The film historian remembers a meek Sridevi who evolved to be one of the first superstars of Bollywood.
Mumbai: It was in the early 1980s that I first heard of Sridevi. Jeetendra was introducing her to the industry with Himmatwala.
Back in the day, her interviews didn’t offer much of an insight into her or her work. Through the couple of interviews I did with her during the infancy of her career, I realised that it was difficult to get to her — she was shy and secretive, keeping her thoughts to herself. She was prompt in scheduling the interviews, but she hardly spoke.
During these interviews, she only heard your questions staring at you blankly. Her answers weren’t varied either — they were limited to monosyllables, either yes or no, but without elaborating.
And as result of this, Sridevi became an easy prey for the media — she was called blank, dumb, ‘ask mummy’ and several other things like that.
However, the actress was impermeable to all judgement. Beyond the comments and the remarks, there was a very confident actor. It didn’t matter to her what people perceived her as, what mattered to her was how her audience received her as an actor.
No matter the genre of the movie, no matter the director she was working with, Sridevi always excelled.
A stunning example of this was Nagina (1986). Made by Harmesh Malhotra, Nagina was sort of a B-grade film, but it proved itself by becoming the box office miracle of that year.
While everyone was busy analysing the reason behind its success, and what made Nagina such a hit, there was only one answer: Sridevi.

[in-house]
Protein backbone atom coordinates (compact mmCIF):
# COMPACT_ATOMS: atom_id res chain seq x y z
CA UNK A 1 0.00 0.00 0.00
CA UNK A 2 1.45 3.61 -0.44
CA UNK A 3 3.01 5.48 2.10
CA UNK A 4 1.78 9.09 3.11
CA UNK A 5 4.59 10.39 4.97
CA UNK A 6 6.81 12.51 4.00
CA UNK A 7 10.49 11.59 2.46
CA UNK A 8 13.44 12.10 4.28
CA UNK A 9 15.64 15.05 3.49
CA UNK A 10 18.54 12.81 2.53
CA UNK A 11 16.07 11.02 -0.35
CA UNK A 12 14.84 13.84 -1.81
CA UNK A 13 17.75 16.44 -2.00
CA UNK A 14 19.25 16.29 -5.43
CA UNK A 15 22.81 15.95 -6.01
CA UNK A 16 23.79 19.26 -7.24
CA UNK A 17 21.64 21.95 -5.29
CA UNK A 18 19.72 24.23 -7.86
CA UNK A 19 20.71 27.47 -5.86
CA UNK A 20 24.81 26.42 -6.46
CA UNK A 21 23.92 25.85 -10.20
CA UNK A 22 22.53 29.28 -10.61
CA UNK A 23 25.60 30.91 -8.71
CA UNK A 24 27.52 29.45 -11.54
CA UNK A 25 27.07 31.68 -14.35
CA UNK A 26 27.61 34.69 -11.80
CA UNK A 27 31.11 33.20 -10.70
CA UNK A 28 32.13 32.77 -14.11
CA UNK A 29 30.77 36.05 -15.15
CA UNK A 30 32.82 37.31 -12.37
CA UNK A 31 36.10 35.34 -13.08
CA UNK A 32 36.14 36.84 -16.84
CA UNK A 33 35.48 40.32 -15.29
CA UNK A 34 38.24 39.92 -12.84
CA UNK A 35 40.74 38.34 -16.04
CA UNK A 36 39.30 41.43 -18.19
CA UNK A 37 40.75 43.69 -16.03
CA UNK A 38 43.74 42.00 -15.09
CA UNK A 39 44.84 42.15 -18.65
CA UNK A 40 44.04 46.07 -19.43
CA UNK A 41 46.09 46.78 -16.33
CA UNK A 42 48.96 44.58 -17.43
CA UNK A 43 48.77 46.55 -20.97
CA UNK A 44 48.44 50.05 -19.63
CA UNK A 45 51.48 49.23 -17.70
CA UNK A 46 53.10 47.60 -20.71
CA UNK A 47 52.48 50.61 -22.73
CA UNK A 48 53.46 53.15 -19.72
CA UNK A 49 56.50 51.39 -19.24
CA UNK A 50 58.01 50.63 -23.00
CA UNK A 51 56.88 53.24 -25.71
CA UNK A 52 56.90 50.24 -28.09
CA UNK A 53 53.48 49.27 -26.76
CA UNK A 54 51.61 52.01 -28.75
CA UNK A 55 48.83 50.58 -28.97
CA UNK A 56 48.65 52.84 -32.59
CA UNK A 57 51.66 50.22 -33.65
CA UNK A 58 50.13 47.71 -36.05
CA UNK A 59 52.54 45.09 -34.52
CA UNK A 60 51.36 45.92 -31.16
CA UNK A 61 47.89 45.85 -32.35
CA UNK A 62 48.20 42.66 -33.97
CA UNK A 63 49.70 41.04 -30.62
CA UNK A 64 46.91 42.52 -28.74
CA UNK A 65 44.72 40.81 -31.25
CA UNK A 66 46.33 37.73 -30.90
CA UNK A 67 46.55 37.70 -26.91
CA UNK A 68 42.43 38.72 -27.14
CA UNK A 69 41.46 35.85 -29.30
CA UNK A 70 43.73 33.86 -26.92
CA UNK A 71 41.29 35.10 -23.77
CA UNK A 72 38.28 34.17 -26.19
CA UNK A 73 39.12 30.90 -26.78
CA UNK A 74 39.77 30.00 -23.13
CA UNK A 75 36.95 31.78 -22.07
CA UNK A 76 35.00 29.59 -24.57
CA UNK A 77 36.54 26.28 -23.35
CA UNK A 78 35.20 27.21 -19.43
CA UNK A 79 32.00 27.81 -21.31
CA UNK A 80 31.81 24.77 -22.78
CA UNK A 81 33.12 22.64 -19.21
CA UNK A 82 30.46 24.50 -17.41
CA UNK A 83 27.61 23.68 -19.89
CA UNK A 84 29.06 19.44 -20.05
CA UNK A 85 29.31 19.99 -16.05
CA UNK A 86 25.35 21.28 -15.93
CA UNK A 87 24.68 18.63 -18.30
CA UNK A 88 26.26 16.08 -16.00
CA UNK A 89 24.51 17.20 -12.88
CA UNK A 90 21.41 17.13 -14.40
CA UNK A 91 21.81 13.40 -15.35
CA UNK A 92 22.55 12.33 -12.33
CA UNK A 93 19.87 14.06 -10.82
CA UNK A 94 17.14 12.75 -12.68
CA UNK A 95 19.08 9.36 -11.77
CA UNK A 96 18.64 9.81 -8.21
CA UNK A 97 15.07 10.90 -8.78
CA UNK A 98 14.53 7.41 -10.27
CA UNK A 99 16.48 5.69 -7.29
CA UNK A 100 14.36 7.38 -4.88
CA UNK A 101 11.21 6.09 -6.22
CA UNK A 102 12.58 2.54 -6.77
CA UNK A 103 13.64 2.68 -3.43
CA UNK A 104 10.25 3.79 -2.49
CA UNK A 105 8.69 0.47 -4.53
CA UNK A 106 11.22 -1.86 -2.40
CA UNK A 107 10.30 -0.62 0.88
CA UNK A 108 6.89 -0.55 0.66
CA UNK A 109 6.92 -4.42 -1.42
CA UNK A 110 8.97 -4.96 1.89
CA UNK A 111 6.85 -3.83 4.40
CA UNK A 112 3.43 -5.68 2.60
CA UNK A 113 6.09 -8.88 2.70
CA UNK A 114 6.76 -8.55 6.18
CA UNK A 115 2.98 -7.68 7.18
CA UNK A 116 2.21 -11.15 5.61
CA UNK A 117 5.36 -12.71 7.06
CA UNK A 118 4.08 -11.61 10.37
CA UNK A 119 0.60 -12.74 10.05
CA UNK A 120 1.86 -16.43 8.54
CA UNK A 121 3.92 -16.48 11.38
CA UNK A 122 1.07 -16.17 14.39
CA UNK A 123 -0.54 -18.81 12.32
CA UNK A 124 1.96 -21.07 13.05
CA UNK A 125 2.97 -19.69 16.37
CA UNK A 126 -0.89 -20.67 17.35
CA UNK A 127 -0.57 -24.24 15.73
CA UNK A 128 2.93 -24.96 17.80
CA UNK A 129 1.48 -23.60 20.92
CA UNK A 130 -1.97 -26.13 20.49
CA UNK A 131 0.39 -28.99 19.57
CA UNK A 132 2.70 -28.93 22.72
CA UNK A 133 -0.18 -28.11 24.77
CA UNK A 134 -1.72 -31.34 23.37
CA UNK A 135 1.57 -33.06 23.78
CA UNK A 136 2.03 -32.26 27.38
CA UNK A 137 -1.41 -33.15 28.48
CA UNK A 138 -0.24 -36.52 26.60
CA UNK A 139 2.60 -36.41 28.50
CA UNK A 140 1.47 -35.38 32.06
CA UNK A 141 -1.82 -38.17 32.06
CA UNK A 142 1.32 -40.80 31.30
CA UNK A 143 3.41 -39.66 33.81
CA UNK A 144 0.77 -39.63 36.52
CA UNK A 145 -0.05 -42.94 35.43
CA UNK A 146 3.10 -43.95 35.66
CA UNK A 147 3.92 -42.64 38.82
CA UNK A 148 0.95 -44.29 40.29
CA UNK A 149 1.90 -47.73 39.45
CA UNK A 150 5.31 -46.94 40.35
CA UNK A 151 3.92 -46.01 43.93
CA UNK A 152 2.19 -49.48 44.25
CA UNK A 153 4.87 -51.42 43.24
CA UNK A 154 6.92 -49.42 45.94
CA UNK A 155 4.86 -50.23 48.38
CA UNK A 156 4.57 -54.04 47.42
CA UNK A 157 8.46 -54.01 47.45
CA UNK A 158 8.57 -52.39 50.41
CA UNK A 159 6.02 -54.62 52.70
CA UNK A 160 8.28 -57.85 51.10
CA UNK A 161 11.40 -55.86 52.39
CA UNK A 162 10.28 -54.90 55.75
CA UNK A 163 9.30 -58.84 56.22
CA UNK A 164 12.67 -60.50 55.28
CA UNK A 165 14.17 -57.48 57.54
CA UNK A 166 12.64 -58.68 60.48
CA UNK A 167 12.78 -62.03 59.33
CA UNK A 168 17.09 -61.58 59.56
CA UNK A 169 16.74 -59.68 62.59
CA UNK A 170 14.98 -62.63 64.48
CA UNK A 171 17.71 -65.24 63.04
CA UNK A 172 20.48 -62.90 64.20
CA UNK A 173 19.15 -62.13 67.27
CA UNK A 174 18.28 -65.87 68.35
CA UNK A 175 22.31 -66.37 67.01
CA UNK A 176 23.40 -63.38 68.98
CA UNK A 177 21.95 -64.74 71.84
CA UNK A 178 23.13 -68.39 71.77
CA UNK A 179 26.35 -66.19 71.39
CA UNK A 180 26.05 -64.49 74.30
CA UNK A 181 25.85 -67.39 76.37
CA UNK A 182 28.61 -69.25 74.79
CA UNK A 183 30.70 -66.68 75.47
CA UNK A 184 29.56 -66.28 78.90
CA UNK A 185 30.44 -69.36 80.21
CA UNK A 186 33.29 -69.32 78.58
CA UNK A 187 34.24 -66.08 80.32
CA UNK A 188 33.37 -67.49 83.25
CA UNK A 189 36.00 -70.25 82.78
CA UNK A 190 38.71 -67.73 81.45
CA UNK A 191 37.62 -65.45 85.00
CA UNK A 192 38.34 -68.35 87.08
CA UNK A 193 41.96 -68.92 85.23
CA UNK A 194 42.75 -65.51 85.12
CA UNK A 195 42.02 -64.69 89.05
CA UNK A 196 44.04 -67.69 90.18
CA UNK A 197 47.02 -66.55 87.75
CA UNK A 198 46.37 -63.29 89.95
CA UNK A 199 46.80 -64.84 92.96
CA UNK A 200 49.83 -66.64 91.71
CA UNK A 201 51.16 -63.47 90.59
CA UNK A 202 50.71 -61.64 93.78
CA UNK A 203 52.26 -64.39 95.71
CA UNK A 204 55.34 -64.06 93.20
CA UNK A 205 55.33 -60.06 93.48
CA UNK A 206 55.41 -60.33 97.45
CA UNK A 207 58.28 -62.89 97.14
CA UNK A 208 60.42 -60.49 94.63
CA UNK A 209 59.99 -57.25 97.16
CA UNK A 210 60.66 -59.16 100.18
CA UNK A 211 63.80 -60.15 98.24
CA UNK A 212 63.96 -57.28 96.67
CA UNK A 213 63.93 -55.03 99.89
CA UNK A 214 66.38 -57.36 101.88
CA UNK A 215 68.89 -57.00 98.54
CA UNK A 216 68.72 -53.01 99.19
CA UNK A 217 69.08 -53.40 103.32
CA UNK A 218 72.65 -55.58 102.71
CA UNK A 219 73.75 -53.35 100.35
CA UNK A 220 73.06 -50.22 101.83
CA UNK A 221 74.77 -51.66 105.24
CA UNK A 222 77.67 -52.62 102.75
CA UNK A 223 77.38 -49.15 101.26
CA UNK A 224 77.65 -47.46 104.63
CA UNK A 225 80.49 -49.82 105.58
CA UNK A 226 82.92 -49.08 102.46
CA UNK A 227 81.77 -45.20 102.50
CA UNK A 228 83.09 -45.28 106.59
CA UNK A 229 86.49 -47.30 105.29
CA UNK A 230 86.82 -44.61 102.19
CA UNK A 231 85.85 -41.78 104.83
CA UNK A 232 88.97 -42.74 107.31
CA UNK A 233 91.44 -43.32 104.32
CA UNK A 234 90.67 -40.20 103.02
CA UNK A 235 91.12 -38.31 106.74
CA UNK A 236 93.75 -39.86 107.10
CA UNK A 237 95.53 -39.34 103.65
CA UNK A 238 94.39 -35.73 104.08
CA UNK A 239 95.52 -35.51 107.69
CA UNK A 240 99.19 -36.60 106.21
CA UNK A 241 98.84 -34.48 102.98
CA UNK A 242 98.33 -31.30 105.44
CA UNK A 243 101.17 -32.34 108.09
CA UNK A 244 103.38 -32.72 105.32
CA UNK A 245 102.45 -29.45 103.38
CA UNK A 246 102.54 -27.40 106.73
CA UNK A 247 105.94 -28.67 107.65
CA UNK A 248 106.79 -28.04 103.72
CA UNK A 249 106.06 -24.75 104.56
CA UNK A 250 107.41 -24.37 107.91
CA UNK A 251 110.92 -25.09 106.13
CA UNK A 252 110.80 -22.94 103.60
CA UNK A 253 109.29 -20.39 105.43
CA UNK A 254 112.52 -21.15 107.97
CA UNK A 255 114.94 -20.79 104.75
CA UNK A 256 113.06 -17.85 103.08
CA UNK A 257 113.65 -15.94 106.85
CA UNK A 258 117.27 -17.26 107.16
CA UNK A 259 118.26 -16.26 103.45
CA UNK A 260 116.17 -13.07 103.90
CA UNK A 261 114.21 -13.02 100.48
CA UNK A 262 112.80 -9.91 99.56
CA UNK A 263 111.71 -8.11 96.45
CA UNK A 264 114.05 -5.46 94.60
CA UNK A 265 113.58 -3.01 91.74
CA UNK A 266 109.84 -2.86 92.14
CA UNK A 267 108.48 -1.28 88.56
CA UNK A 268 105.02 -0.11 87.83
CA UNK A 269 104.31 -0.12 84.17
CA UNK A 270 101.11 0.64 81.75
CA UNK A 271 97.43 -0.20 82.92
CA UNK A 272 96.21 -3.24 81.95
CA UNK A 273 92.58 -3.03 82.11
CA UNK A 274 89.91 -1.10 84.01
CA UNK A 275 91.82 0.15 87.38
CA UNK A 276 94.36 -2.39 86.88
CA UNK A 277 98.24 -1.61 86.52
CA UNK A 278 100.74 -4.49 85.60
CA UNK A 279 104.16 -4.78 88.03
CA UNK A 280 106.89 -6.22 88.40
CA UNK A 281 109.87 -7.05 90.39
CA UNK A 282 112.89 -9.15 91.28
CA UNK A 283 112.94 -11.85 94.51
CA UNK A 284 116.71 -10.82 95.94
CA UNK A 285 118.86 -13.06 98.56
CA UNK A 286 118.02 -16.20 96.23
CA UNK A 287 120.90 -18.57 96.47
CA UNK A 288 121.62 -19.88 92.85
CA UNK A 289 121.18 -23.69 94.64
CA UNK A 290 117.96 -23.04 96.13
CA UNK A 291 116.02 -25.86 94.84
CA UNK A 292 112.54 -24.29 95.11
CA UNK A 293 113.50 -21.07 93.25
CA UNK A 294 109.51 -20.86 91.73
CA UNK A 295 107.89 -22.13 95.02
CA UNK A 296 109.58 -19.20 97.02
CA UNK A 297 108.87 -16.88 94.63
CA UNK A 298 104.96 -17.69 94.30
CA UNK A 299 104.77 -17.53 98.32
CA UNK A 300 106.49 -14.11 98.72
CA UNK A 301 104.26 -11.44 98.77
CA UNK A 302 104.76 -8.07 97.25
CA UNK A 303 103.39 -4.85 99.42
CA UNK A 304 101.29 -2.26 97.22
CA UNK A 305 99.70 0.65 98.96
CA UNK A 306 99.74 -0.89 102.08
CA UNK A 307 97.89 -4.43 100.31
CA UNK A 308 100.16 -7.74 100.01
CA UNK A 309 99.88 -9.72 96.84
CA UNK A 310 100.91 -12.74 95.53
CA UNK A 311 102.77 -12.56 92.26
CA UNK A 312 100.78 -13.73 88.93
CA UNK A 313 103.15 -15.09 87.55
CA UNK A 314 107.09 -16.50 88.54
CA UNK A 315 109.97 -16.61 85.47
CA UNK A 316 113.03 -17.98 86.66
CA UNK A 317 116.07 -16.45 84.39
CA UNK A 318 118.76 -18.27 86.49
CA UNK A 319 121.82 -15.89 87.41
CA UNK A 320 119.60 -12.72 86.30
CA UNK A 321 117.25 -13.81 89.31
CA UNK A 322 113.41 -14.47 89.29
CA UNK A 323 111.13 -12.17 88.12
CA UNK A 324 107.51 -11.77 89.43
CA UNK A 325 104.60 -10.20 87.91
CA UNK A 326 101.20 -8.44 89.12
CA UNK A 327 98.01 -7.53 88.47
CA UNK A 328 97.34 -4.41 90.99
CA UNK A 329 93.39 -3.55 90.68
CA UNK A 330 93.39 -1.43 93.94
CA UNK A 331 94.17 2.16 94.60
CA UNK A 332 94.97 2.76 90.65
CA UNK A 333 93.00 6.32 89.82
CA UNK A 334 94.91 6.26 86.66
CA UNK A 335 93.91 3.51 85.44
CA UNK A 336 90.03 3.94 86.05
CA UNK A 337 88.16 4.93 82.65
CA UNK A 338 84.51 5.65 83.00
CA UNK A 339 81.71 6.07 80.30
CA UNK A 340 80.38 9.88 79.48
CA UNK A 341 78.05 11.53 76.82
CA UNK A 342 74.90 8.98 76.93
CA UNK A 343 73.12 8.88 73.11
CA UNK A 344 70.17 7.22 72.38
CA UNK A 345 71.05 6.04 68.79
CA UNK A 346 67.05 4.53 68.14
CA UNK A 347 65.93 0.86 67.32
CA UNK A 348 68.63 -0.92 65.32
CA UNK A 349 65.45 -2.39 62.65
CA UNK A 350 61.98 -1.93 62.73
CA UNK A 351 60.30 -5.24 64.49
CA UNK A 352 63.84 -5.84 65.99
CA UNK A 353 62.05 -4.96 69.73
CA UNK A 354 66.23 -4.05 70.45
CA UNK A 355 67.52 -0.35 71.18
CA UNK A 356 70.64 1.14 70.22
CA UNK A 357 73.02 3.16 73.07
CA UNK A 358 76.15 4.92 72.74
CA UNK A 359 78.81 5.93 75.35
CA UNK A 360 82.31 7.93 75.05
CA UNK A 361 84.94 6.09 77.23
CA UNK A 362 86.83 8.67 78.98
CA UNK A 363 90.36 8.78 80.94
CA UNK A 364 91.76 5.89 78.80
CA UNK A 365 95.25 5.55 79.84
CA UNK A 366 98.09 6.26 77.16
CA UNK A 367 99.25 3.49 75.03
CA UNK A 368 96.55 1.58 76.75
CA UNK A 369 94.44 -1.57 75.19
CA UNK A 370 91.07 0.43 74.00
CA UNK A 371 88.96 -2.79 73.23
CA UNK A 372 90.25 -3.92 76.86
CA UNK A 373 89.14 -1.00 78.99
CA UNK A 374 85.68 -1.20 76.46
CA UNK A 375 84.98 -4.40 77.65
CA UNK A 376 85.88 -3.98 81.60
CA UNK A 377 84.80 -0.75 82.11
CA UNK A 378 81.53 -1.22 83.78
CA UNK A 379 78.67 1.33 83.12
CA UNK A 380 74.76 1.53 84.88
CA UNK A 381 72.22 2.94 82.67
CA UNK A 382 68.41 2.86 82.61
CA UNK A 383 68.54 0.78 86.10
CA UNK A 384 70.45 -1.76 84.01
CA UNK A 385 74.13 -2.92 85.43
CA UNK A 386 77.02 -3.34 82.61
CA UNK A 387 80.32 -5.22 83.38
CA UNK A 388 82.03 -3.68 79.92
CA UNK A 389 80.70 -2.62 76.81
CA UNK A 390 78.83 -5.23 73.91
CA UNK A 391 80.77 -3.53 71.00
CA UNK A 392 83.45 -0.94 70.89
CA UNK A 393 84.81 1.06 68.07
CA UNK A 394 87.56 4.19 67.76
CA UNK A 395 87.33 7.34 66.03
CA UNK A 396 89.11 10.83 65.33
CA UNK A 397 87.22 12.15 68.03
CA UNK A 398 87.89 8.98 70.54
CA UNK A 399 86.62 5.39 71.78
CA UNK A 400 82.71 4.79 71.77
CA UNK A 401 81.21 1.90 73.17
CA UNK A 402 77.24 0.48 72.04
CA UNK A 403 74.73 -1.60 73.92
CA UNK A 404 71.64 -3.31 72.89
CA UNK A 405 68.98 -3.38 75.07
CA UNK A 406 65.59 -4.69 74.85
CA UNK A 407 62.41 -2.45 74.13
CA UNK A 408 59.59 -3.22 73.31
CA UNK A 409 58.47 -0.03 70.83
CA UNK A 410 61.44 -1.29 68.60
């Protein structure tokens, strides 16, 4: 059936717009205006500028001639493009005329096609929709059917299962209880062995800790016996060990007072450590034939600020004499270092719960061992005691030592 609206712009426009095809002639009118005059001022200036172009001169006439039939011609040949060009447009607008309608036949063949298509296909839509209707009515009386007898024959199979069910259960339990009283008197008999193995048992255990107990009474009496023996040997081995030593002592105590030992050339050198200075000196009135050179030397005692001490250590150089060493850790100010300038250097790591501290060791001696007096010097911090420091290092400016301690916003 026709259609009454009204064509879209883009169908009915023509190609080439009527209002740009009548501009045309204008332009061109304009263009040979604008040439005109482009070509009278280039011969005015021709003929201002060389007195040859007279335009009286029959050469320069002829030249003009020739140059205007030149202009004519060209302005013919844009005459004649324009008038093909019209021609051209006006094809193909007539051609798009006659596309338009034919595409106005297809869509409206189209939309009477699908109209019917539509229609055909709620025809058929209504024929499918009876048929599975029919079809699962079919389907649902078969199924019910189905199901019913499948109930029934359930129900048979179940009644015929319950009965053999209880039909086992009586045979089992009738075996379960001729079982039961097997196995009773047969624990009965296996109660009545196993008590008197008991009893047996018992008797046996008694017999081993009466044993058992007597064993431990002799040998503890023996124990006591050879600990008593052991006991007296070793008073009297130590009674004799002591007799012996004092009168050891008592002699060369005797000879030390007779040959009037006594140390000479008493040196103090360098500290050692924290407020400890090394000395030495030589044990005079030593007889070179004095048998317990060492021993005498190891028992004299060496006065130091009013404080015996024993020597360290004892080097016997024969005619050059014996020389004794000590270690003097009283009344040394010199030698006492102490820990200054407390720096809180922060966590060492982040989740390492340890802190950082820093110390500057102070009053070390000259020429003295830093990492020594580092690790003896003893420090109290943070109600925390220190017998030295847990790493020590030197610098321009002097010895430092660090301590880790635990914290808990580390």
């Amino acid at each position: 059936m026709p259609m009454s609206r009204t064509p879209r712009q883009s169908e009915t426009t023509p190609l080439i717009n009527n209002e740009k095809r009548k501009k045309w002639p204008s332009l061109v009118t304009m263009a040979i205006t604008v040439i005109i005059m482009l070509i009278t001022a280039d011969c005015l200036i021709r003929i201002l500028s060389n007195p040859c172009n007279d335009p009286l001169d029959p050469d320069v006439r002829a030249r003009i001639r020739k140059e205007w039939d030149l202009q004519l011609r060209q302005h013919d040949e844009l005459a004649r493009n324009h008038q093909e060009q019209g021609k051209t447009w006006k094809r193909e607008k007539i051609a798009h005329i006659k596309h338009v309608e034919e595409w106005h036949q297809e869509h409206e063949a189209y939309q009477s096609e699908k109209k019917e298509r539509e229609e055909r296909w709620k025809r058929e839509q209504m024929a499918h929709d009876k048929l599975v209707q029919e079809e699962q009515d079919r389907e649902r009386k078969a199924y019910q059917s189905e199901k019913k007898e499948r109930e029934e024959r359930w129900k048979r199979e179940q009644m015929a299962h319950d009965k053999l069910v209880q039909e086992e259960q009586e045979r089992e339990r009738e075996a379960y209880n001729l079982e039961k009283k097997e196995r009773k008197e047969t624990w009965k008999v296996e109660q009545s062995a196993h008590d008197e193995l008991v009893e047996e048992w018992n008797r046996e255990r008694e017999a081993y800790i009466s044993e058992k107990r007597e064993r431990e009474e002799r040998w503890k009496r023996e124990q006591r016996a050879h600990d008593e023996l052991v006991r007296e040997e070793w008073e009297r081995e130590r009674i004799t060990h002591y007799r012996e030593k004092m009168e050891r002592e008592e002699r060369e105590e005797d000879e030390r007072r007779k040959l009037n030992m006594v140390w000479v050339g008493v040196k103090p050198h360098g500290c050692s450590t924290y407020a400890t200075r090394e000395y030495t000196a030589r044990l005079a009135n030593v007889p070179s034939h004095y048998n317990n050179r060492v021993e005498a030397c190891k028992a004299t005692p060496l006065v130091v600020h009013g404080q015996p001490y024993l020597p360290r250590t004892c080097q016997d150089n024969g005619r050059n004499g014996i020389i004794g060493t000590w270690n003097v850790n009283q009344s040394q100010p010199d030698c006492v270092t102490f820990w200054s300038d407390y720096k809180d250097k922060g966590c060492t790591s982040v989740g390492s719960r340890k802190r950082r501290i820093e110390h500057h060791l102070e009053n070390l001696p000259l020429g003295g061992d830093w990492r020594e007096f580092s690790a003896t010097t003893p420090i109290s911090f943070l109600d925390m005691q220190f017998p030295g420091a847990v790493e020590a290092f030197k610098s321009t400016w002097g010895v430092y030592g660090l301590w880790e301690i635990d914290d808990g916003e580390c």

She dabbled in all kinds of roles. From family dramas where she was always draped in a saree to romantic films, the actress always excelled at her emotional scenes.
It was after working with Yash Chopra that there was a certain shift in her image. She quickly became the glamour girl of the industry — of course it started with Mr India (1987).
It was around this time that she slowly started opening up. Her interviews had started becoming better, but the fact that she was still vary of people was evident. She was not always willing to be in very strange company. She was always more comfortable when people she knew were around her.
In 2000, after she had she two babies and she had taken a break, and at the point that she was planning her comeback, there was a complete transformation in her.
She was more accessible, she chatted with people, got friendly — she had finally dropped her guards. She even started working on her body and her dressing sense.
She even had designers queuing up for her all the time. In fact, there were designers wooing her to sport their dresses.
Sridevi was enjoying the whole phase after English Vinglish and Mom. During this last year, she was also the first choice of fashion magazines, she was even walking the ramps.
She was working on her daughter’s launch — being her mentor since she knew the industry inside out. She was monitoring her (Janhvi Kapoor) weight loss, her exercise routine, even her Hindi lessons. She always said, “I didn’t know Hindi when I came into the industry, but my daughter should.”
Sridevi was really looking forward to her launch in the coming month. But it unfortunately didn’t happen.
Boney Kapoor’s first wife also died one month before the launch of her son. And Sridevi also died one month before her daughters launch.
I think the apsaras in heaven will celebrate her arrival and plan the biggest blockbuster for her. The heavens are now home to her beautiful smile.
Bhawana Somaaya is a film historian and journalist
— As told to Pooja Salvi